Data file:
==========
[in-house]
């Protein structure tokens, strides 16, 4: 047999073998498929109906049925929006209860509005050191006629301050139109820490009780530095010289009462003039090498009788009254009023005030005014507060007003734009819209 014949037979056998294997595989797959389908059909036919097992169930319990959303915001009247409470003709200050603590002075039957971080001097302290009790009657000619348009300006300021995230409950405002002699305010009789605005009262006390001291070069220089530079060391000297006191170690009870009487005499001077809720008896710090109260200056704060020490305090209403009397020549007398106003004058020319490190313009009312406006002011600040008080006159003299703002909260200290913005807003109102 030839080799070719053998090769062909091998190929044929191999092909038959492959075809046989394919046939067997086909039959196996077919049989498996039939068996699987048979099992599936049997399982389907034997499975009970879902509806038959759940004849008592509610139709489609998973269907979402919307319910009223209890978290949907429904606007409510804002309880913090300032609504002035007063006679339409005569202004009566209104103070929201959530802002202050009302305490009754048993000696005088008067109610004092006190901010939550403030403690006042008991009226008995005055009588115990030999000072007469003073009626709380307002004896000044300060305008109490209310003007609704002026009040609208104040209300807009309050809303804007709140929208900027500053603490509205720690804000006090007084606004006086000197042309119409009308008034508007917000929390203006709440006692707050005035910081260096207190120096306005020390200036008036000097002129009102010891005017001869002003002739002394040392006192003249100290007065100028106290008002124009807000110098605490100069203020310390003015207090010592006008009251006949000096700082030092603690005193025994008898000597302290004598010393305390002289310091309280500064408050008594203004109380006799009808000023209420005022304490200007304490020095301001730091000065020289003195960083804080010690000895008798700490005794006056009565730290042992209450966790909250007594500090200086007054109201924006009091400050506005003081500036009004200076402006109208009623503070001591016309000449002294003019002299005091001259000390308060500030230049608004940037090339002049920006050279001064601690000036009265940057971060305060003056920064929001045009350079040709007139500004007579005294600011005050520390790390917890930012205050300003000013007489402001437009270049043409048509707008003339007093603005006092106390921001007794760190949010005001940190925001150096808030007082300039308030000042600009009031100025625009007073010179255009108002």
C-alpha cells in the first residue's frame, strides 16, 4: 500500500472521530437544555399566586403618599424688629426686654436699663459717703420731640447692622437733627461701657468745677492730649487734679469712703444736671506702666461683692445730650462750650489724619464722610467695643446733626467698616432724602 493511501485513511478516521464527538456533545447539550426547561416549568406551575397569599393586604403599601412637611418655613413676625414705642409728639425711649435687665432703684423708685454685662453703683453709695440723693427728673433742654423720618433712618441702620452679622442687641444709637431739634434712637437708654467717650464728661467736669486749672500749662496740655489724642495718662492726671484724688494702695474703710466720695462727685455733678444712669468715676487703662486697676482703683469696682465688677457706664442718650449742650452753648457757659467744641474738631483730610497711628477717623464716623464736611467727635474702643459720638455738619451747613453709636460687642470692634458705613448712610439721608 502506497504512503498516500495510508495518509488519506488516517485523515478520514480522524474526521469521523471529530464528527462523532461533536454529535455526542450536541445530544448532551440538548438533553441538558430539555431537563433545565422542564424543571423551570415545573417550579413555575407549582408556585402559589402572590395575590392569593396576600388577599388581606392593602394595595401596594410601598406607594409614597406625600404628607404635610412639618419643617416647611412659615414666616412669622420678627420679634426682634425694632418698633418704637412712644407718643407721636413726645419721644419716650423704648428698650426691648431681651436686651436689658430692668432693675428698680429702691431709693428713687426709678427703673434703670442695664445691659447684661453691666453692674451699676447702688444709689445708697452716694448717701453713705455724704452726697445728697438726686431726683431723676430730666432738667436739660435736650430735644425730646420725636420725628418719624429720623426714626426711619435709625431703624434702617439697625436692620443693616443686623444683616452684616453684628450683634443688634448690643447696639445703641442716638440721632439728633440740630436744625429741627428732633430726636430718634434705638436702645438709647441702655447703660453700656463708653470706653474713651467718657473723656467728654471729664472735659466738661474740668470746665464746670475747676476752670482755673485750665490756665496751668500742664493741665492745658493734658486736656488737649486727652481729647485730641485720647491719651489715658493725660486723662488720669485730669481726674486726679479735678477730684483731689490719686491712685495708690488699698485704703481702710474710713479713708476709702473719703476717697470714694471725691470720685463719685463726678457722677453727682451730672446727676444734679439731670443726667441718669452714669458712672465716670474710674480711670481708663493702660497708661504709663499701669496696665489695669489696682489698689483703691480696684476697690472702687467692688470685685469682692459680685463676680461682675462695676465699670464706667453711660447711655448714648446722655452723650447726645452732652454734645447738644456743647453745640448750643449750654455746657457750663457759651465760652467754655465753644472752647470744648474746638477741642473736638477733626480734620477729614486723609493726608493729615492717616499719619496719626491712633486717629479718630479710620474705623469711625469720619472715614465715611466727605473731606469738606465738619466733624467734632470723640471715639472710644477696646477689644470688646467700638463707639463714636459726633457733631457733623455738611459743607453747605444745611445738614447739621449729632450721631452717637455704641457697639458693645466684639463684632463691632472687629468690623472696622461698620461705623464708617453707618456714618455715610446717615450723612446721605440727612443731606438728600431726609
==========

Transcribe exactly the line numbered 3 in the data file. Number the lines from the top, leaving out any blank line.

C-alpha cells in the first residue's frame, strides 16, 4: 500500500472521530437544555399566586403618599424688629426686654436699663459717703420731640447692622437733627461701657468745677492730649487734679469712703444736671506702666461683692445730650462750650489724619464722610467695643446733626467698616432724602 493511501485513511478516521464527538456533545447539550426547561416549568406551575397569599393586604403599601412637611418655613413676625414705642409728639425711649435687665432703684423708685454685662453703683453709695440723693427728673433742654423720618433712618441702620452679622442687641444709637431739634434712637437708654467717650464728661467736669486749672500749662496740655489724642495718662492726671484724688494702695474703710466720695462727685455733678444712669468715676487703662486697676482703683469696682465688677457706664442718650449742650452753648457757659467744641474738631483730610497711628477717623464716623464736611467727635474702643459720638455738619451747613453709636460687642470692634458705613448712610439721608 502506497504512503498516500495510508495518509488519506488516517485523515478520514480522524474526521469521523471529530464528527462523532461533536454529535455526542450536541445530544448532551440538548438533553441538558430539555431537563433545565422542564424543571423551570415545573417550579413555575407549582408556585402559589402572590395575590392569593396576600388577599388581606392593602394595595401596594410601598406607594409614597406625600404628607404635610412639618419643617416647611412659615414666616412669622420678627420679634426682634425694632418698633418704637412712644407718643407721636413726645419721644419716650423704648428698650426691648431681651436686651436689658430692668432693675428698680429702691431709693428713687426709678427703673434703670442695664445691659447684661453691666453692674451699676447702688444709689445708697452716694448717701453713705455724704452726697445728697438726686431726683431723676430730666432738667436739660435736650430735644425730646420725636420725628418719624429720623426714626426711619435709625431703624434702617439697625436692620443693616443686623444683616452684616453684628450683634443688634448690643447696639445703641442716638440721632439728633440740630436744625429741627428732633430726636430718634434705638436702645438709647441702655447703660453700656463708653470706653474713651467718657473723656467728654471729664472735659466738661474740668470746665464746670475747676476752670482755673485750665490756665496751668500742664493741665492745658493734658486736656488737649486727652481729647485730641485720647491719651489715658493725660486723662488720669485730669481726674486726679479735678477730684483731689490719686491712685495708690488699698485704703481702710474710713479713708476709702473719703476717697470714694471725691470720685463719685463726678457722677453727682451730672446727676444734679439731670443726667441718669452714669458712672465716670474710674480711670481708663493702660497708661504709663499701669496696665489695669489696682489698689483703691480696684476697690472702687467692688470685685469682692459680685463676680461682675462695676465699670464706667453711660447711655448714648446722655452723650447726645452732652454734645447738644456743647453745640448750643449750654455746657457750663457759651465760652467754655465753644472752647470744648474746638477741642473736638477733626480734620477729614486723609493726608493729615492717616499719619496719626491712633486717629479718630479710620474705623469711625469720619472715614465715611466727605473731606469738606465738619466733624467734632470723640471715639472710644477696646477689644470688646467700638463707639463714636459726633457733631457733623455738611459743607453747605444745611445738614447739621449729632450721631452717637455704641457697639458693645466684639463684632463691632472687629468690623472696622461698620461705623464708617453707618456714618455715610446717615450723612446721605440727612443731606438728600431726609